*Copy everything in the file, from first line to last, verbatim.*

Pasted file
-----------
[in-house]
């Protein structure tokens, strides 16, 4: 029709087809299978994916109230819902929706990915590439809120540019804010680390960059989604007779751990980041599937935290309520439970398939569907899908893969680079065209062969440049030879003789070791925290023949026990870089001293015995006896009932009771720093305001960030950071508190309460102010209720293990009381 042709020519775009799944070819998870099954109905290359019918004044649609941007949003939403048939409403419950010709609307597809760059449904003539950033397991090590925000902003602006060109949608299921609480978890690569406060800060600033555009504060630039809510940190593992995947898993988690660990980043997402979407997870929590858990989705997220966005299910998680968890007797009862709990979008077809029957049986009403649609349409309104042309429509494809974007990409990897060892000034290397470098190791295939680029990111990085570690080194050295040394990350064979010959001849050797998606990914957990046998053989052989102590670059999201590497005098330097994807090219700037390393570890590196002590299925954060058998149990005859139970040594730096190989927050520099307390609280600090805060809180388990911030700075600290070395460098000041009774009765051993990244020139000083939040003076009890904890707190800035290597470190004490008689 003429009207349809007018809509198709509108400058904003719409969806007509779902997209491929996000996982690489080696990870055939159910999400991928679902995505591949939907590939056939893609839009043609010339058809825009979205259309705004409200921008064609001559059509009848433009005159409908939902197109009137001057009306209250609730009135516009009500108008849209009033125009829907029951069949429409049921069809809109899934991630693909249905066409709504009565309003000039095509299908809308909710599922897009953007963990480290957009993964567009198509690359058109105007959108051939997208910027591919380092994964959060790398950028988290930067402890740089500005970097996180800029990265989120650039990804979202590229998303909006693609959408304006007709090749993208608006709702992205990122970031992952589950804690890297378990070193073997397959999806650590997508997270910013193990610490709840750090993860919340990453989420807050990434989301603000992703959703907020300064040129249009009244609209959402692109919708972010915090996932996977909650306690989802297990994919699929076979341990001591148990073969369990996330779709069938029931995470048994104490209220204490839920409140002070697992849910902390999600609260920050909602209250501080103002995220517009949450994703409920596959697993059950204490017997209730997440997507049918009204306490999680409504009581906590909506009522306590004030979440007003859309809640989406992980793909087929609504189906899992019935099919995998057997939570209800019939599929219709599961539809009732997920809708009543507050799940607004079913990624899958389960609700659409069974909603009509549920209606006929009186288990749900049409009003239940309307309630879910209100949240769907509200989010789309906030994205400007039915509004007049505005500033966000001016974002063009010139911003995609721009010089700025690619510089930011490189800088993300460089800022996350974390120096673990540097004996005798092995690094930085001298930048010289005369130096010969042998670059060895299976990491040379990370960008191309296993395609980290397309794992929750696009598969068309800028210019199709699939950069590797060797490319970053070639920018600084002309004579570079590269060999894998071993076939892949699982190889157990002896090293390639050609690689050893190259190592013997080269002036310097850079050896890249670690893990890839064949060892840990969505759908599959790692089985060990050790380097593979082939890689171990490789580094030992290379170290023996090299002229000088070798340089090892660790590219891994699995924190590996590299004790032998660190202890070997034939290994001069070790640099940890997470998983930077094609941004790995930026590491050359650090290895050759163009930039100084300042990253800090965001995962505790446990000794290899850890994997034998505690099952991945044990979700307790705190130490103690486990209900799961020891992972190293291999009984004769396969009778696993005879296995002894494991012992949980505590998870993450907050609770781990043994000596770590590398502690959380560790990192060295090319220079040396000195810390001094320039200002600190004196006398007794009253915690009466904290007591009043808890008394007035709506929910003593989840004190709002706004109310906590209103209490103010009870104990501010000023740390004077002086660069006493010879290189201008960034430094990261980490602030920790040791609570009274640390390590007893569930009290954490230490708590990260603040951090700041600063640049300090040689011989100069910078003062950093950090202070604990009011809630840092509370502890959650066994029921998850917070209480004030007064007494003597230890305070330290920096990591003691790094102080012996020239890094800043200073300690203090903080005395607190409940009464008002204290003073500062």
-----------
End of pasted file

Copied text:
[in-house]
């Protein structure tokens, strides 16, 4: 029709087809299978994916109230819902929706990915590439809120540019804010680390960059989604007779751990980041599937935290309520439970398939569907899908893969680079065209062969440049030879003789070791925290023949026990870089001293015995006896009932009771720093305001960030950071508190309460102010209720293990009381 042709020519775009799944070819998870099954109905290359019918004044649609941007949003939403048939409403419950010709609307597809760059449904003539950033397991090590925000902003602006060109949608299921609480978890690569406060800060600033555009504060630039809510940190593992995947898993988690660990980043997402979407997870929590858990989705997220966005299910998680968890007797009862709990979008077809029957049986009403649609349409309104042309429509494809974007990409990897060892000034290397470098190791295939680029990111990085570690080194050295040394990350064979010959001849050797998606990914957990046998053989052989102590670059999201590497005098330097994807090219700037390393570890590196002590299925954060058998149990005859139970040594730096190989927050520099307390609280600090805060809180388990911030700075600290070395460098000041009774009765051993990244020139000083939040003076009890904890707190800035290597470190004490008689 003429009207349809007018809509198709509108400058904003719409969806007509779902997209491929996000996982690489080696990870055939159910999400991928679902995505591949939907590939056939893609839009043609010339058809825009979205259309705004409200921008064609001559059509009848433009005159409908939902197109009137001057009306209250609730009135516009009500108008849209009033125009829907029951069949429409049921069809809109899934991630693909249905066409709504009565309003000039095509299908809308909710599922897009953007963990480290957009993964567009198509690359058109105007959108051939997208910027591919380092994964959060790398950028988290930067402890740089500005970097996180800029990265989120650039990804979202590229998303909006693609959408304006007709090749993208608006709702992205990122970031992952589950804690890297378990070193073997397959999806650590997508997270910013193990610490709840750090993860919340990453989420807050990434989301603000992703959703907020300064040129249009009244609209959402692109919708972010915090996932996977909650306690989802297990994919699929076979341990001591148990073969369990996330779709069938029931995470048994104490209220204490839920409140002070697992849910902390999600609260920050909602209250501080103002995220517009949450994703409920596959697993059950204490017997209730997440997507049918009204306490999680409504009581906590909506009522306590004030979440007003859309809640989406992980793909087929609504189906899992019935099919995998057997939570209800019939599929219709599961539809009732997920809708009543507050799940607004079913990624899958389960609700659409069974909603009509549920209606006929009186288990749900049409009003239940309307309630879910209100949240769907509200989010789309906030994205400007039915509004007049505005500033966000001016974002063009010139911003995609721009010089700025690619510089930011490189800088993300460089800022996350974390120096673990540097004996005798092995690094930085001298930048010289005369130096010969042998670059060895299976990491040379990370960008191309296993395609980290397309794992929750696009598969068309800028210019199709699939950069590797060797490319970053070639920018600084002309004579570079590269060999894998071993076939892949699982190889157990002896090293390639050609690689050893190259190592013997080269002036310097850079050896890249670690893990890839064949060892840990969505759908599959790692089985060990050790380097593979082939890689171990490789580094030992290379170290023996090299002229000088070798340089090892660790590219891994699995924190590996590299004790032998660190202890070997034939290994001069070790640099940890997470998983930077094609941004790995930026590491050359650090290895050759163009930039100084300042990253800090965001995962505790446990000794290899850890994997034998505690099952991945044990979700307790705190130490103690486990209900799961020891992972190293291999009984004769396969009778696993005879296995002894494991012992949980505590998870993450907050609770781990043994000596770590590398502690959380560790990192060295090319220079040396000195810390001094320039200002600190004196006398007794009253915690009466904290007591009043808890008394007035709506929910003593989840004190709002706004109310906590209103209490103010009870104990501010000023740390004077002086660069006493010879290189201008960034430094990261980490602030920790040791609570009274640390390590007893569930009290954490230490708590990260603040951090700041600063640049300090040689011989100069910078003062950093950090202070604990009011809630840092509370502890959650066994029921998850917070209480004030007064007494003597230890305070330290920096990591003691790094102080012996020239890094800043200073300690203090903080005395607190409940009464008002204290003073500062």